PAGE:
I was reading the synopsis of this article (What Obama’s loss of Congress means for 2016 candidates by Matt Bai) on Yahoo! News Digest this morning and the thought that popped into my mind was that politics is just marketing now. It’s about marketing the best product (ie candidate) to your target demographic (ie your political base); about trumpeting singular issues that speak to your target demographic; about figuring out how to make it look like you’re winning against your competitors.We need to ask ourselves if this is what we want our politics to be about? For us to be marketed to. The problem with this marketing paradigm within our representative system is that the best person for the job is not likely to be chosen. Look at the smartphone market right now. Samsung dominates the Android market based on sheer marketing dollars spent (with one main ‘innovation’, which was the size of their phones). However, most tech critics would not recommend Samsung phones (amongst Android phones) to their friends.If we look at our political system right now, especially with the recent Supreme Court rulings expanding the power of money in the political system, the ones who make it to the table are the ones who fundraise the best. Pure and simple, our politicians are determined by who can get the most money from people. It takes $10 million dollars to win a typical Senate race (I think it was $80M for this last Kansas race actually). The losing Senate candidates typically raise $3M dollars less than the winner.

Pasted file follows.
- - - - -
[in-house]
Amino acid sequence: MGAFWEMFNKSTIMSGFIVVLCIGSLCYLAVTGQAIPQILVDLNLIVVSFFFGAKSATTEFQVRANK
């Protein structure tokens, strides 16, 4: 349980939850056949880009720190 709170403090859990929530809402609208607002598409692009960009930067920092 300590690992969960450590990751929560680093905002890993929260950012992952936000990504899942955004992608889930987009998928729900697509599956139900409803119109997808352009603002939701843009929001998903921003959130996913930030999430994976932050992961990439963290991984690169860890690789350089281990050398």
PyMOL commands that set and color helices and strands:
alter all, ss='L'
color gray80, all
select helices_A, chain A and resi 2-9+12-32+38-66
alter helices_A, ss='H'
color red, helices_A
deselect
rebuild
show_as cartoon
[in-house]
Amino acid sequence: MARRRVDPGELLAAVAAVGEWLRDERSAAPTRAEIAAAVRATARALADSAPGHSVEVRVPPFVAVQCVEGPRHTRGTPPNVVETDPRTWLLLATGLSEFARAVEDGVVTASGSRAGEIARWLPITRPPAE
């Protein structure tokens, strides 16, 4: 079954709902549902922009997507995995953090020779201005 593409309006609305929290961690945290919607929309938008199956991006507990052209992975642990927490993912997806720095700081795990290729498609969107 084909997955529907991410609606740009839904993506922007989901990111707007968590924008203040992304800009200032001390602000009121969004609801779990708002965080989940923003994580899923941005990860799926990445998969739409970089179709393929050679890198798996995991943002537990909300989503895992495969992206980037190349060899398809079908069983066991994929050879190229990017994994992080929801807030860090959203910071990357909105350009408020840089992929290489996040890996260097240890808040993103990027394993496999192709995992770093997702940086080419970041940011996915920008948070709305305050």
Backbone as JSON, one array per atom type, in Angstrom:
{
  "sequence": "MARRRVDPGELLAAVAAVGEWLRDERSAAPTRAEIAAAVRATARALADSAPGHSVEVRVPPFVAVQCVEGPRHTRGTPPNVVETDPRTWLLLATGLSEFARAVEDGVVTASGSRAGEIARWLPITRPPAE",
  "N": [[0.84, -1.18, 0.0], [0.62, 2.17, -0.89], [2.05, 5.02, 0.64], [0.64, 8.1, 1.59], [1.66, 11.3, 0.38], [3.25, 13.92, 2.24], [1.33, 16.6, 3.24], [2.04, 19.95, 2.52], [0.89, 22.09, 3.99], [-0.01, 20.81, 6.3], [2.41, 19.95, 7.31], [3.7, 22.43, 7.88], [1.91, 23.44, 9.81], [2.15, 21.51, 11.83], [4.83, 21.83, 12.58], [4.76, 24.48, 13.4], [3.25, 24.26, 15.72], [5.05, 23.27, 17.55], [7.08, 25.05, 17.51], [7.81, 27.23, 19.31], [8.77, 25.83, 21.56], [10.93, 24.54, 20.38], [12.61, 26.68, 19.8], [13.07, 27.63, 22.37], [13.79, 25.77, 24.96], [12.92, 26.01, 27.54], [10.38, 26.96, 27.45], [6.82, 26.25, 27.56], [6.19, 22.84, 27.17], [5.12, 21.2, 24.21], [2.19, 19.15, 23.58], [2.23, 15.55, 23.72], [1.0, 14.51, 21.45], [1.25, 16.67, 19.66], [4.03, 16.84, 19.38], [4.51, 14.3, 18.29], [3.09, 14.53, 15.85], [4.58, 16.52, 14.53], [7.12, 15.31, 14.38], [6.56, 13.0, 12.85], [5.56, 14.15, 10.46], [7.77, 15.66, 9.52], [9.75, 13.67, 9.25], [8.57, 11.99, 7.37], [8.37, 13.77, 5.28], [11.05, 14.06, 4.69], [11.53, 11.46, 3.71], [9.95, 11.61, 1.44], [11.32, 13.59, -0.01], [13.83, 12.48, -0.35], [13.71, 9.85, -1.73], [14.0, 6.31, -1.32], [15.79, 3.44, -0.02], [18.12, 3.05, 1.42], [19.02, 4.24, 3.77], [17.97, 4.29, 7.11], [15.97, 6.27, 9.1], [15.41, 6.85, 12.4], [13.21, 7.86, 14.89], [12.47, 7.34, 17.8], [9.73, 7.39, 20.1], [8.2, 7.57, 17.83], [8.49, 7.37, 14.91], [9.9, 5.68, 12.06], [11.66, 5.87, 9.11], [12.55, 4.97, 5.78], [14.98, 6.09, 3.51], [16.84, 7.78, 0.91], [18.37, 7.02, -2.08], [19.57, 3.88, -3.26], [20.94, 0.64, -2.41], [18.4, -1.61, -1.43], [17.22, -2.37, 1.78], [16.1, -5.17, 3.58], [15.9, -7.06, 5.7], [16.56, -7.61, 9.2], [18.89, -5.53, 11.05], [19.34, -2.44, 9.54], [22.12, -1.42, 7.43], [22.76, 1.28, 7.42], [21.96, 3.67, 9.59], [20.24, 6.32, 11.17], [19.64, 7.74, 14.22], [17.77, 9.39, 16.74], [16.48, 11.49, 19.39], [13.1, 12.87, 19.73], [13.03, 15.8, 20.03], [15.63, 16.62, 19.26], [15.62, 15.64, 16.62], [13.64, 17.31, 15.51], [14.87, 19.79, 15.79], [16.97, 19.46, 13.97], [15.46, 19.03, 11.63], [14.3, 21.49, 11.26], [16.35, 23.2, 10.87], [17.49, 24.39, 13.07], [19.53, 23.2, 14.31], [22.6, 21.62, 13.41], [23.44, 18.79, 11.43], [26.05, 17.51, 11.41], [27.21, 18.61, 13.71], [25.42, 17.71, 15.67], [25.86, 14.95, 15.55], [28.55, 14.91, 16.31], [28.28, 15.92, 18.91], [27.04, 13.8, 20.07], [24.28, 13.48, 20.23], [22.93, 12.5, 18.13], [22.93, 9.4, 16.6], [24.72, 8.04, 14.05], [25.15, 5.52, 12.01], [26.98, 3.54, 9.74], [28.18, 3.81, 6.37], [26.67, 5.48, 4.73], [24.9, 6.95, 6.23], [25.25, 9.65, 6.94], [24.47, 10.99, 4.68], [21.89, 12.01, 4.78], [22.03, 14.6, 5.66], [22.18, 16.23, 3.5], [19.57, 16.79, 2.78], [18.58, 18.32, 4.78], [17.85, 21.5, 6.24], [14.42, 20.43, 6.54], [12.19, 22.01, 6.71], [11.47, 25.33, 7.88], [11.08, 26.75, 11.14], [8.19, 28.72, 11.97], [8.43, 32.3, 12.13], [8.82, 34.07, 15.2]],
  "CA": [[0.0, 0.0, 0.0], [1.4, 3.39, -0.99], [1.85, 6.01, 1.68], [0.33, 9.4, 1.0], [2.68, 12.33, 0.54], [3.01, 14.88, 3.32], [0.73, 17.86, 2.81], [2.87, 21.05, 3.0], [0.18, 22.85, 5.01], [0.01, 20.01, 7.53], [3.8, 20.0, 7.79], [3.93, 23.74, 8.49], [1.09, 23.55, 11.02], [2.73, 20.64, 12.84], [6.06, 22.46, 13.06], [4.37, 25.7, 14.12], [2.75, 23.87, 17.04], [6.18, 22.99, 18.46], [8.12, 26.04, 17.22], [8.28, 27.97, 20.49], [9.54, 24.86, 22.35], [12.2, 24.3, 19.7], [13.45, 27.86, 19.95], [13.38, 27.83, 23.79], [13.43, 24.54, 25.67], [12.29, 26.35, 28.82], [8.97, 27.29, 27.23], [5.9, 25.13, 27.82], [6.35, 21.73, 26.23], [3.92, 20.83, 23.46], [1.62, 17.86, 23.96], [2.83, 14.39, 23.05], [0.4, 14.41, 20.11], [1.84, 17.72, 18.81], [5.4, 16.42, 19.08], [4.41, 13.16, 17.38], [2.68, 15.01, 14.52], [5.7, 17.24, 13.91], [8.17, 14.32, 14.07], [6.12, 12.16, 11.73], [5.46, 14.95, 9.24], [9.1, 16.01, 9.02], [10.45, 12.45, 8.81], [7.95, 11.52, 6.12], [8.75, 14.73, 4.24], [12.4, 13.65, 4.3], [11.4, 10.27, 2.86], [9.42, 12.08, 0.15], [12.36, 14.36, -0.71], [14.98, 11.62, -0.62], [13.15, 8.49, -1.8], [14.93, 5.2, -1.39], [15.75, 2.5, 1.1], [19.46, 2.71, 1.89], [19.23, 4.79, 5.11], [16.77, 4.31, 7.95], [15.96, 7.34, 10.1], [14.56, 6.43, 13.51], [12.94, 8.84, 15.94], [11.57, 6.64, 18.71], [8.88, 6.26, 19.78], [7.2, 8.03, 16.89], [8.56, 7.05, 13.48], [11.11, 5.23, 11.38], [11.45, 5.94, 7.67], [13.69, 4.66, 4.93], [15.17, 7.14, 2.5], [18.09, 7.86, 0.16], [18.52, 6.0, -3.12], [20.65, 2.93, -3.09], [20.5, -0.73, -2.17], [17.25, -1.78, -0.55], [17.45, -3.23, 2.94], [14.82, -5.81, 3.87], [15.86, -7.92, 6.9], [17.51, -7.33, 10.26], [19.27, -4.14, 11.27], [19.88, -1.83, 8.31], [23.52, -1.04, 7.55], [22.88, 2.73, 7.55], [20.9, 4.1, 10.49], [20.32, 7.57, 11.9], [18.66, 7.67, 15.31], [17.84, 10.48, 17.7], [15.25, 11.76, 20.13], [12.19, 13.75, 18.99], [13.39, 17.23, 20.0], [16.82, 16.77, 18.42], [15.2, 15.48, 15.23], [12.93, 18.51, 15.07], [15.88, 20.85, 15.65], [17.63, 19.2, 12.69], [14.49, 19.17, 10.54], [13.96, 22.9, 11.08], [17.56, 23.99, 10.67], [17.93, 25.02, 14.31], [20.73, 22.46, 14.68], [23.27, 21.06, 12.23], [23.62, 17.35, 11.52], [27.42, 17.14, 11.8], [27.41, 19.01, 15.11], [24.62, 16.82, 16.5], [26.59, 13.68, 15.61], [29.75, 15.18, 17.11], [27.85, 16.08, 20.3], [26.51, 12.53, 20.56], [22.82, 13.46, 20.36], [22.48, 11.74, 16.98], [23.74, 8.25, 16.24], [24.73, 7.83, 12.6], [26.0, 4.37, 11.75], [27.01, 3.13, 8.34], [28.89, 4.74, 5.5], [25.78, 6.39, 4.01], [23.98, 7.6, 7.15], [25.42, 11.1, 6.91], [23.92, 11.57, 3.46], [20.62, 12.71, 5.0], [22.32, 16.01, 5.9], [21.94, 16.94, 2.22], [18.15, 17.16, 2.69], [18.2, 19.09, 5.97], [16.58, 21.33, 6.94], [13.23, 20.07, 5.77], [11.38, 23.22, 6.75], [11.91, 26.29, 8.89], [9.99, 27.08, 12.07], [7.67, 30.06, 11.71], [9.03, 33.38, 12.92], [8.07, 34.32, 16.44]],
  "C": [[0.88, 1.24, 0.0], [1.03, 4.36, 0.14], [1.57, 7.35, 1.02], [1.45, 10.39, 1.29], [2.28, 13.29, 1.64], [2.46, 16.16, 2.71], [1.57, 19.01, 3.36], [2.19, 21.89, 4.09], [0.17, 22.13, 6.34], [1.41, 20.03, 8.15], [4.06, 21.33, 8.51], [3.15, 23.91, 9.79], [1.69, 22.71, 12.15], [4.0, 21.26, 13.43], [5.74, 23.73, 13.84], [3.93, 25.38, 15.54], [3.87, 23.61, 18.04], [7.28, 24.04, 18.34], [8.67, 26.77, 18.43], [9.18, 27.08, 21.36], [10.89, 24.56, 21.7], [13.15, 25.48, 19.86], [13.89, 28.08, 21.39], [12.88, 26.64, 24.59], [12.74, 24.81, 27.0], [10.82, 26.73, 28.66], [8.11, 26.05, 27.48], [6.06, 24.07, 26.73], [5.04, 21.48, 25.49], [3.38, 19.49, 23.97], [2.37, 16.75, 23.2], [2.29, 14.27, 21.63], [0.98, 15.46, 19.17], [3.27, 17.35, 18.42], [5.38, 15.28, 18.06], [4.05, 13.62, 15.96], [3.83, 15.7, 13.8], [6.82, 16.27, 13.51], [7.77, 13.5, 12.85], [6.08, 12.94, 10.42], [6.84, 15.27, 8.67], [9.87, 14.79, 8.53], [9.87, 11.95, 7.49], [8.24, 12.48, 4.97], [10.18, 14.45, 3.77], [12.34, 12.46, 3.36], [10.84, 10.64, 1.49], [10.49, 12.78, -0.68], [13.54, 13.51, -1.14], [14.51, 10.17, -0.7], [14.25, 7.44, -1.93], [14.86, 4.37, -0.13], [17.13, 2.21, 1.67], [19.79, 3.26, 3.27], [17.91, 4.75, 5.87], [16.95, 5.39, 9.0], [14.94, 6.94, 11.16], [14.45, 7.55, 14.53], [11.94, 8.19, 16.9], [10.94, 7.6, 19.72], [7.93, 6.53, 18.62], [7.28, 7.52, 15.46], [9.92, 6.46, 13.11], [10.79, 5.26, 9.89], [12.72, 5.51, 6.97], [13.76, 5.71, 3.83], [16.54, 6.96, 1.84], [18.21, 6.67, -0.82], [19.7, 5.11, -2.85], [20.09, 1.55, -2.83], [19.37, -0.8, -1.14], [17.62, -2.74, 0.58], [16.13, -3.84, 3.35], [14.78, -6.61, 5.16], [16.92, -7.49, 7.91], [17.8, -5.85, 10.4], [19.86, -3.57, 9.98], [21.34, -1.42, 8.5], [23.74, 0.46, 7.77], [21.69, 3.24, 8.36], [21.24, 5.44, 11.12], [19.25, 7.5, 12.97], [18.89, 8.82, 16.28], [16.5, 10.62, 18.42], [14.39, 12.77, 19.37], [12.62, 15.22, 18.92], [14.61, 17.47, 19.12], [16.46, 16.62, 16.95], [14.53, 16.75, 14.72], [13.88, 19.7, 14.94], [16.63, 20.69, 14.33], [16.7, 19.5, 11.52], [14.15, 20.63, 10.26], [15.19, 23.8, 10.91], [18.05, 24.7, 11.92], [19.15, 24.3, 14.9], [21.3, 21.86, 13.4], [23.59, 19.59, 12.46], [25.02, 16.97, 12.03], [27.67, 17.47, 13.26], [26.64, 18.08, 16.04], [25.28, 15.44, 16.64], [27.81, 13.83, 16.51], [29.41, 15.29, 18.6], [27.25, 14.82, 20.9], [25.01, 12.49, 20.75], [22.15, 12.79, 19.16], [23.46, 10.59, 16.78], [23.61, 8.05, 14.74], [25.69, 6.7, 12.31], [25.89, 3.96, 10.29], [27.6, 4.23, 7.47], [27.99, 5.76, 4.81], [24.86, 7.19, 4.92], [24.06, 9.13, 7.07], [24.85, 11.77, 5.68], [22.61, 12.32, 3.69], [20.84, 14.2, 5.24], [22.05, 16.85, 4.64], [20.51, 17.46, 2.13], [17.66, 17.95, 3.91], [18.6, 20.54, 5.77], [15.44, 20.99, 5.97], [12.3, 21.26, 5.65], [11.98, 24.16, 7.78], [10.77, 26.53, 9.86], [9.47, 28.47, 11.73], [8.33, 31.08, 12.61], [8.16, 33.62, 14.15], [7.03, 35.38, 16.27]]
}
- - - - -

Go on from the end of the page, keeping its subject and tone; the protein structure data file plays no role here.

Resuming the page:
With that said, though…as much as I want to blame the politicians and the political system, a lot of the fault is on us. Our lack of participation and adherence to single issues meant that to get our attention, the system had to resort to these methods to get our attention. As much as I’d like to see campaign finance reform, the biggest problem is ourselves. Even if we got small dollar contribution reform, the fact is that it would only create a greater need for even more marketing prowess to get even more people to contribute. We created this. Now, we need to fix it. The solution: we need to care.
Actually, the solution is better voter education. Ever since I started working on my project, Polinav, I’ve been talking with a lot of people about politics and the overwhelming response I’ve gotten is this: I want to care, but _____. Everyone has their reason on why they’re not getting involved in politics and our goal at Polinav is to create the platform where we can educate and engage citizens, to break down those barriers to involvement. Not only so people could have a voice, but so we can get our political system working again.
At Polinav, we think we have a compelling solution to this problem and we’re hoping we can get our product out to the people soon. But till then, please learn, care, get to know what’s going on. It’s the only way we’re going to fix any of the major problems plaguing our still great nation.